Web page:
ie succie succ.\}
create a TFM file for a font (Autofont version)
autofont-mktextfm generates a TFM file for a given font name. The Autofont version is designed for PostScript Type 1 fonts. It generates TFM and VF files automatically from Adobe AFM files. It also modifies dvips’s psfonts.map configuration files to support any fonts it creates.
autofont-mktextfm takes the same arguments as mktextfm(1), and like that program, it is designed to be called automatically by tex(1) and related programs. To facilitate this, you should probably install a symbolic link in your path so that ‘mktextfm’ actually runs autofont-mktextfm. Leave the original mktextfm later in your path; autofont-mktextfm will run it for Metafonts and other fonts it cannot process itself.
autofont-mktextfm depends on PostScript PSres.upr files generated by autofont-mkpsres(1) or makepsres(1).
autofont-mktextfm assumes that TeX font names for PostScript fonts equal the relevant PostScript font names. (It does not adhere to the “fontname” standard that brought you pacrx.) Thus, the TeX font name Times-Roman corresponds to the PostScript Times-Roman font.
You can abbreviate font names in the Macintosh style if you prefer. This style eliminates all dashes from the font name, then preserves at most five characters from the first “word” and three characters from each succeeding “word” in the resulting name, where “words” are delimited by capital letters and/or digits. Thus, autofont-mktextfm will map TimesRom to Times-Roman, ACasReg to ACaslon-Regular, and LetteGot12PitBTRom to LetterGothic12PitchBT-Roman.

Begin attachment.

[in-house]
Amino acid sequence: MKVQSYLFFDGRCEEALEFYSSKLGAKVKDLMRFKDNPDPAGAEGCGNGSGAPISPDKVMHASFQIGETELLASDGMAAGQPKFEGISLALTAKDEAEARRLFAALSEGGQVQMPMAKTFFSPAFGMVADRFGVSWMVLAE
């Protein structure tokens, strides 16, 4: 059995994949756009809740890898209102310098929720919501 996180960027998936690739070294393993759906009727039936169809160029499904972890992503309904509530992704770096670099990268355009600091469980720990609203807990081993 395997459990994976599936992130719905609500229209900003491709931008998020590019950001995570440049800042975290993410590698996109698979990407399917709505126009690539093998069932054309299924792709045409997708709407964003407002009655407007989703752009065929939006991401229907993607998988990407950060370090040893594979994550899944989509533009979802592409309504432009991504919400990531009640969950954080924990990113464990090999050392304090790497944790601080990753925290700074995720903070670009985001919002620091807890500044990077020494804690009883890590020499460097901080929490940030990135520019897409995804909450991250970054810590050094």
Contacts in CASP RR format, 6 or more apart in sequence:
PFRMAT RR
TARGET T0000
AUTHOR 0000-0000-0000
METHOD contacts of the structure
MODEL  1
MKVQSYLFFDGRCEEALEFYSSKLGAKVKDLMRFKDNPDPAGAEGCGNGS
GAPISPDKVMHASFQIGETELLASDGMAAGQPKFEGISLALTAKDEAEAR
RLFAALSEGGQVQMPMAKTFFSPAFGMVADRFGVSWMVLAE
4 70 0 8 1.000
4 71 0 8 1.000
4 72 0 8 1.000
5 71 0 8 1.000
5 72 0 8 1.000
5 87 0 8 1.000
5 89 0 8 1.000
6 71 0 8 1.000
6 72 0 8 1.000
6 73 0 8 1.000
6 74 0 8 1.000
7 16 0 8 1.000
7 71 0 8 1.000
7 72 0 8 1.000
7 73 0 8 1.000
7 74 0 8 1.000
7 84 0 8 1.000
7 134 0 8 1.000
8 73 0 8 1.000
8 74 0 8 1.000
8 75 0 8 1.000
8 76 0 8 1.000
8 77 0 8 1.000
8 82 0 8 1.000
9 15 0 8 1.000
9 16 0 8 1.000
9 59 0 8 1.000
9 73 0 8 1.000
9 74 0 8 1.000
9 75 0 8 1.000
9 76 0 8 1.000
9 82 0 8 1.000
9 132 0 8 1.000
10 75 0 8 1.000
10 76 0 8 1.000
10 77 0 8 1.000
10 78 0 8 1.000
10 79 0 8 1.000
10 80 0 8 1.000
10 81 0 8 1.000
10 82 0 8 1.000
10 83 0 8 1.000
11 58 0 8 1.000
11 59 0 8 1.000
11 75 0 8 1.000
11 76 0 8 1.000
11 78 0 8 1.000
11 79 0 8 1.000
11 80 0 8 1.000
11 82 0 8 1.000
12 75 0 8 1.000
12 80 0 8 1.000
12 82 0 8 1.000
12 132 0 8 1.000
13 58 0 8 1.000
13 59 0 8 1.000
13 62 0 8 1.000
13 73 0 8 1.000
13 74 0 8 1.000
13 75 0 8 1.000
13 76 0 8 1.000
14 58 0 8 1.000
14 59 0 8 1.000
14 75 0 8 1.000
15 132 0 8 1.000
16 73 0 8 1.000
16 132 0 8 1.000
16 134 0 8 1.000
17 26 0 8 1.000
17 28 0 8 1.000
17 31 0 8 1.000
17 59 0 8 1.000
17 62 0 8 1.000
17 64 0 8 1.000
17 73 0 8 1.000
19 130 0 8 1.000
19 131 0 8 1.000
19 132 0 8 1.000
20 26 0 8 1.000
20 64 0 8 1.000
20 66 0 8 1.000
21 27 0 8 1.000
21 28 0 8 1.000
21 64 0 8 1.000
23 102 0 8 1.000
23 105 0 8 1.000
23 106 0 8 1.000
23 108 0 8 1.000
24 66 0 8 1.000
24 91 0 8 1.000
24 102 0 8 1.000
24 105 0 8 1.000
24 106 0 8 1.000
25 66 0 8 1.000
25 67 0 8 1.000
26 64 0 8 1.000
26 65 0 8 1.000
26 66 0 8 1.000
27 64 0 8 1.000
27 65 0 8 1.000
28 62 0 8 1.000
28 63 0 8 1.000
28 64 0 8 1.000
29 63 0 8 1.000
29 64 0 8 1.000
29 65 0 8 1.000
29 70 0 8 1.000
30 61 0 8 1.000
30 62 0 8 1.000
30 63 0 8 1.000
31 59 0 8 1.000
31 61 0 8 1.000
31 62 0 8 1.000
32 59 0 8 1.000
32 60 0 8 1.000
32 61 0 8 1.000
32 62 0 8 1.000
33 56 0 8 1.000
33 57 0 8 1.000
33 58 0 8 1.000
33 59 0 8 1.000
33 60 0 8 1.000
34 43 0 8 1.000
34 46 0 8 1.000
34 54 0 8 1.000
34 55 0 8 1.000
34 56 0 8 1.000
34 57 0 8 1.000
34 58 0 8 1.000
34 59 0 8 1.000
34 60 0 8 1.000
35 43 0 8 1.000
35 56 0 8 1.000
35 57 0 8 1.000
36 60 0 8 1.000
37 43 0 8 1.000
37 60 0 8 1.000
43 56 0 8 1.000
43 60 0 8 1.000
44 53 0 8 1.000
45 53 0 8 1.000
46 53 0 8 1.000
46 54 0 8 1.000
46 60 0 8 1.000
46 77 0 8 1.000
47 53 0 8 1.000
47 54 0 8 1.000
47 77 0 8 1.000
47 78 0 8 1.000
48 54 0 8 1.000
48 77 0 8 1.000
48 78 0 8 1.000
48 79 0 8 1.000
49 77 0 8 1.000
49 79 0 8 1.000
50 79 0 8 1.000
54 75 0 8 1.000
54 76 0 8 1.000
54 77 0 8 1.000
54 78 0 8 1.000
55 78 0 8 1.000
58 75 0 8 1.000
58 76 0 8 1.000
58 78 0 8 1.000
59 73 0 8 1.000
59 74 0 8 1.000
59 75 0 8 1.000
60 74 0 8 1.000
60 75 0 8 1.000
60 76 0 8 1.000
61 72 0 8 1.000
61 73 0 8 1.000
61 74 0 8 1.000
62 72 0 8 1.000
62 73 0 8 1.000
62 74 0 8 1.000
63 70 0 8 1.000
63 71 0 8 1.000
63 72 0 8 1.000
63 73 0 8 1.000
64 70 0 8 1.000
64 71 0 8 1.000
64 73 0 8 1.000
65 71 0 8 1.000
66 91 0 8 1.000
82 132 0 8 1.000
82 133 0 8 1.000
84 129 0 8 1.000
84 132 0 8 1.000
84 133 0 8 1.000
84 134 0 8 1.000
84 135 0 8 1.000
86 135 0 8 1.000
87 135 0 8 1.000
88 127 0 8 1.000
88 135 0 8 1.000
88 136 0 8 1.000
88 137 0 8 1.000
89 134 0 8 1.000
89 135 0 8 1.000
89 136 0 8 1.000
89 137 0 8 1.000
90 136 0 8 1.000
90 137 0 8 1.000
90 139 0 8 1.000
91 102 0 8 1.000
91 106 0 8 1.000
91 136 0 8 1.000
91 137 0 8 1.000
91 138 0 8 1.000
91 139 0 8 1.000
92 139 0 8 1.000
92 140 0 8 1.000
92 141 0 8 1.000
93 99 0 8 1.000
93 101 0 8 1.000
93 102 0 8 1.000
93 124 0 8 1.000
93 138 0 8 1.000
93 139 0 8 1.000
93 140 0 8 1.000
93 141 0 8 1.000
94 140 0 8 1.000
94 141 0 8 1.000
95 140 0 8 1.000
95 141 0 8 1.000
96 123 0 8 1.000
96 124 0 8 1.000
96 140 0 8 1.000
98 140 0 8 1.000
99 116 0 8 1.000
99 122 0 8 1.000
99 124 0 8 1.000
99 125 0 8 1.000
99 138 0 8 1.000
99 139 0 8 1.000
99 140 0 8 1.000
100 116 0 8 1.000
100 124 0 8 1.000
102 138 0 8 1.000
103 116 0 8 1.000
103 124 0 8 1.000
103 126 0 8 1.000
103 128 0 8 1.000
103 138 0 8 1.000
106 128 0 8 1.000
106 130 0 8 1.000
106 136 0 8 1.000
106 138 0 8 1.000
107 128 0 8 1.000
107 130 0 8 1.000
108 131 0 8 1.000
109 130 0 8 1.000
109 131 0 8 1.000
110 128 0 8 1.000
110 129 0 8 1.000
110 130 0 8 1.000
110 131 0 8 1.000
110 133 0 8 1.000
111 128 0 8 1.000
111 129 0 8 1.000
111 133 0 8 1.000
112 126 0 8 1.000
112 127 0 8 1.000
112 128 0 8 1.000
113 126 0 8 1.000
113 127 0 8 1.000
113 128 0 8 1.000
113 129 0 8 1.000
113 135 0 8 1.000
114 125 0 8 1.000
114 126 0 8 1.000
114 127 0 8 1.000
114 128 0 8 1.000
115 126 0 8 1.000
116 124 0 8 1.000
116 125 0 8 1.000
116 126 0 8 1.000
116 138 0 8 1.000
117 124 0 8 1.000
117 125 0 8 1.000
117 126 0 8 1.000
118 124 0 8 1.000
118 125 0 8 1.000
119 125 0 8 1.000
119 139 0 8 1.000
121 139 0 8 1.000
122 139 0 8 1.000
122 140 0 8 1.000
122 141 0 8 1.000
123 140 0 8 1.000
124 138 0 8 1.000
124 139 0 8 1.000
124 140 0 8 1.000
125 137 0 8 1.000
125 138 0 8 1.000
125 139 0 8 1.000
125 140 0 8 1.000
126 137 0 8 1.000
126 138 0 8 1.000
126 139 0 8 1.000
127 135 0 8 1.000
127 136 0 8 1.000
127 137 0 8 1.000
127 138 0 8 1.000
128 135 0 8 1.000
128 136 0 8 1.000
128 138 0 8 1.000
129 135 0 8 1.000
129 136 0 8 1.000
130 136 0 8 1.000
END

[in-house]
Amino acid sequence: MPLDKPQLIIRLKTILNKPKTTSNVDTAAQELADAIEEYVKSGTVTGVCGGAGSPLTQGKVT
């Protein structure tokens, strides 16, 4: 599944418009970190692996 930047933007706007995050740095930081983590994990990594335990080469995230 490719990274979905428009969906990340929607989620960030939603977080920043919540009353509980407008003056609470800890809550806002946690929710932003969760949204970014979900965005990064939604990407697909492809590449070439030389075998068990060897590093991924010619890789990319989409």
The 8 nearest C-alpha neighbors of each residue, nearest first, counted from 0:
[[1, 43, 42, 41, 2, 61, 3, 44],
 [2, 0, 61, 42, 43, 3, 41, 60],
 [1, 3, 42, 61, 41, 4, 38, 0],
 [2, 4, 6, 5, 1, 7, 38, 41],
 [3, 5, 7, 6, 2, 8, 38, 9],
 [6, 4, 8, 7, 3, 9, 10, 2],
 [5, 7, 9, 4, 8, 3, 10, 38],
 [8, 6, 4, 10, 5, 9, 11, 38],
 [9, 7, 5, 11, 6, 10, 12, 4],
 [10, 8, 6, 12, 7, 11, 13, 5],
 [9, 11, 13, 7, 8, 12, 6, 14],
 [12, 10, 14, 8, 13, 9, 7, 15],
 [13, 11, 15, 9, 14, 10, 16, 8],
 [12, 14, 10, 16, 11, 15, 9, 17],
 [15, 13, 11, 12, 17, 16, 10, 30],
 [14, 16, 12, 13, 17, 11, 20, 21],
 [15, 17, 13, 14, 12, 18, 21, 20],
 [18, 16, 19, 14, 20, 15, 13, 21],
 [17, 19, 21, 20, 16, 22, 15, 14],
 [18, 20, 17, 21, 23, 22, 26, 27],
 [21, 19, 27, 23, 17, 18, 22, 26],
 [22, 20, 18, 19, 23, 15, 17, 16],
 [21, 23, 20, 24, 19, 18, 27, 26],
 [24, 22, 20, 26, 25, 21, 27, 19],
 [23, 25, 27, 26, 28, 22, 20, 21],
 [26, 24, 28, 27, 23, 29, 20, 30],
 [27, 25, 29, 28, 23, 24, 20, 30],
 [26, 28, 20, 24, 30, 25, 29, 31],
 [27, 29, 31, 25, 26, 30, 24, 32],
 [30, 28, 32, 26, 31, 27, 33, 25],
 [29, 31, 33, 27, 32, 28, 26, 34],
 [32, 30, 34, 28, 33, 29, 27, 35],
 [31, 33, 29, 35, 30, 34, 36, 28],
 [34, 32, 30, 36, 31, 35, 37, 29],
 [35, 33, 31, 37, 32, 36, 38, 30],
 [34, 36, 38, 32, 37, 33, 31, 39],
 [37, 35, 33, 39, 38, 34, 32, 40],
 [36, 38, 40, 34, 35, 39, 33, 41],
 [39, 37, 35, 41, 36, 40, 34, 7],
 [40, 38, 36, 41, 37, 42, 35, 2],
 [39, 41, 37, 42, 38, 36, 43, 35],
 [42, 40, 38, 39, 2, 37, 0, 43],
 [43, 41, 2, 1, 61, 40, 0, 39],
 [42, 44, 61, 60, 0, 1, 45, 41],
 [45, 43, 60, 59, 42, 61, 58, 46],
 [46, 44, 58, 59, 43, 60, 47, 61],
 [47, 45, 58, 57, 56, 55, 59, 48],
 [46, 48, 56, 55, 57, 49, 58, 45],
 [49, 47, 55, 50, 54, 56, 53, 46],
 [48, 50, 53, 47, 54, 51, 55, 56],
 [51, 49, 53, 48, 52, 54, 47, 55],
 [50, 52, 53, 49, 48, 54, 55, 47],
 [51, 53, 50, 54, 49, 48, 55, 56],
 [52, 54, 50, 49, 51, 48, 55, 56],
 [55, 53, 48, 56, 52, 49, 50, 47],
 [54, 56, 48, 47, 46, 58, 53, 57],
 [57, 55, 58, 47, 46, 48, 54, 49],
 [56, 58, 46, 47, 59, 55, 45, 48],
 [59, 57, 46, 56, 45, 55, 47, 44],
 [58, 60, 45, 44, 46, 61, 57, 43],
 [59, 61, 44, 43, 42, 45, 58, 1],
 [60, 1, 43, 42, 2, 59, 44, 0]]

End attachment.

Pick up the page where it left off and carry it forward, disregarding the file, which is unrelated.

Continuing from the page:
Autofont can also handle multiple-master fonts. To name a multiple-master font, append the numbers specifying the desired font instance to the font name, surrounded and separated by underscores. For example, AJensonMM_454_66_ specifies a version of Adobe Jenson with weight 454 and optical size 66. The final underscore is required.
autofont-mktextfm can parse and execute instructions embedded in a font name. Each instruction follows two dashes --. For example, Times-Roman--sl16 denotes an artificially slanted version of Times-Roman, and Helvetica--E8r--cn80--fsc denotes a version of Helvetica in the 8r encoding, condensed by 80%, and with faked small caps.
Specific instructions are:
autofont-mktextfm uses some simple heuristics to find the expert font name corresponding to a normal font name. Please report a bug if these heuristics fail on some font.
autofont-mktextfm writes its output files into a TeX Directory Structure hierarchy. It first searches your $TEXMF path for the first writable directory. In many web2c-based installations, this will be your "$HOME/texmf" directory. Then it places output files in type-specific specific subdirectories:
File type Directory Filename TFM TEXMF/fonts/tfm/autofont/TYPEFACE/ WHATEVER.tfm VF TEXMF/fonts/vf/autofont/TYPEFACE/ WHATEVER.vf psfonts.map TEXMF/dvips/ autofont.map
TEXMF is the writable TeX Directory Structure. TYPEFACE is the font’s family name, or “unknown” if that name cannot be determined. autofont-mktextfm will also update TEXMF/ls-R as required to reference any files it created.
Thus, to support autofont, you should do at least the following:
autofont-mktextfm uses environment variables and the Kpathsea library (see kpsewhich(1)) to locate resources and to determine where to place its generated output. In particular:
Report bugs and send patches and enhancement requests to firstname.lastname@example.org.
mktextfm(1), tex(1), kpsewhich(1), afm2tfm(1), mmafm(1), dvips(1), autofont-mkpsres(1), makepsres(1)
Eddie Kohler, email@example.com
See <http://www.lcdf.org/type/> for updates, and for the mminstance package, which contains mmafm.
Hey! The above document had some coding errors, which are explained below: